Most annoying thing about Docker’s swarm mode

The most annoying thing about running a Docker swarm — something that for the most part was pretty easy to set up and get going, has to be the flood of log messages that dockerd generates.

According to this issue of github, fixing it “will require a code change, at the moment not being a breaking issue that creates traffic disruption is not getting much priority.”

So, I had to dig around in a part of Linux admin I had not touched in year: rsyslog. It was actually pretty simple to squelch these log messages, thanks to this page.

I use Ubuntu, and the fix is to add the following to the start of /etc/rsyslog.d/50-default.conf: :msg, contains, "Node join event" ~. After that, a sudo service rsyslog restart and, blammo, no more log spam on the swarm master nodes.

Annoyance-as-a-service

So, I’ve been looking for a new side project for a while, before finally settling on playing around with some phone APIs.  Not sure what else to do, I opted to make a tool for annoying people.  Try it now.

It’s quite simple, but effective none the less.  For a modest fee (starting  at $1.00), you can automate calling a friend with a random, annoying sound.  You can play around with things such as the caller ID to any valid phone number (to help make sure that they’ll answer the phone) or even scheduling the call for maximum annoyance.

Get using the cloud to annoy people!

Using ElasticSearch As a Data Source in Django Tutorial

We use ElasticSearch in many different ways at the company I work for.  Since we’re partly a Django shop, we decided to put together a little walk-through tutorial on building a Django app.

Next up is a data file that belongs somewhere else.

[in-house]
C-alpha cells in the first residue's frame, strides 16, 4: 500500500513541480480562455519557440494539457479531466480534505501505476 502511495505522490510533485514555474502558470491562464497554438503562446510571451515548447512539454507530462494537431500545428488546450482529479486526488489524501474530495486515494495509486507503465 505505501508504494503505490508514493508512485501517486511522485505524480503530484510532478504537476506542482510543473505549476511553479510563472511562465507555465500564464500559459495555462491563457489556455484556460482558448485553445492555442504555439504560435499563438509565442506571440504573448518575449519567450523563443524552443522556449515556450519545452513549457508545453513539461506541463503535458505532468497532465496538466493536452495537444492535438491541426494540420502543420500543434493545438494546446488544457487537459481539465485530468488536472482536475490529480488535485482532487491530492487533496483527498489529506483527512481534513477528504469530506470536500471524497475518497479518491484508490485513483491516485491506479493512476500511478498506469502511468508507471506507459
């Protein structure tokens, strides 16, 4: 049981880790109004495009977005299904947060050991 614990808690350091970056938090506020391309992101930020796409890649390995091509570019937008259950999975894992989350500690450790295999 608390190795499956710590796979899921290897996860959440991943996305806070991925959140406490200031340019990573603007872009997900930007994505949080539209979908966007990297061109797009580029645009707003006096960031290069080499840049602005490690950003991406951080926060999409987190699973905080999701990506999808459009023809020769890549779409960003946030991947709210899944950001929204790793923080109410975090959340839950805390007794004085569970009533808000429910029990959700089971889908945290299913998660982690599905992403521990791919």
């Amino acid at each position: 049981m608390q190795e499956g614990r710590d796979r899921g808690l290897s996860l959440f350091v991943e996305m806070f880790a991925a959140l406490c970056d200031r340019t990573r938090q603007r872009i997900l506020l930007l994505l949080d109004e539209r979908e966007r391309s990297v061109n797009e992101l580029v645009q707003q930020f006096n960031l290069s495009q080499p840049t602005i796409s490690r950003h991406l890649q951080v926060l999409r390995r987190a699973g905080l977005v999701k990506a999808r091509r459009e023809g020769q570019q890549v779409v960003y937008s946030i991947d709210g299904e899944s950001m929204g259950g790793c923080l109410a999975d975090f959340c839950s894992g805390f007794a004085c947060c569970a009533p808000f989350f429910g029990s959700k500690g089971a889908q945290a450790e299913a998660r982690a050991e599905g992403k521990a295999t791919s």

In this app, we’re using ElasticSearch as the backing data store for everything related to the tutorial.  Part 1 of the ElasticSearch and Django Tutorial is available.  As a fun side note, the blogging app itself is really a re-skinned version of the tutorial app.  You can fork the code and get started.

 

django-softdelete project on github

Inspired by a post on override the default model manager to support soft-deleting objects in the database, I decided to implement it into one of my projects.  (Yes, I know it’s an old post but it was new to me!).

However, just being able to filter the query sets returned to exclude items which had deleted=true wasn’t enough for what I wanted to do.  Nor was just customizing the django’s admin interface to filter by on whether or not deleted was true or false.  I wanted the modified manager and objects to soft-delete all related objects (models that referenced the object-being-deleted via a ForeignKey).

Thus, the django-softdelete project was born.
Continue reading “django-softdelete project on github”

Content split going forward

For quite a while, this blog had posts on two unrelated topics — creative writing and programming. Sure, some could make the case that writing good code is an art form, like a form of poetry, blah blah blah.

In general, though, people that came to this site for programming information didn’t care about the writing posts and vice versa. So, I’ve decided to “streamline” things and split the content between two different blogs — each one to be focused more specifically on their given topic (i.e., writing or programming).

So, the programming stuff stays on this blog and the writing content goes over to an older blog (that has just had some life breathed back into it) over on blogspot.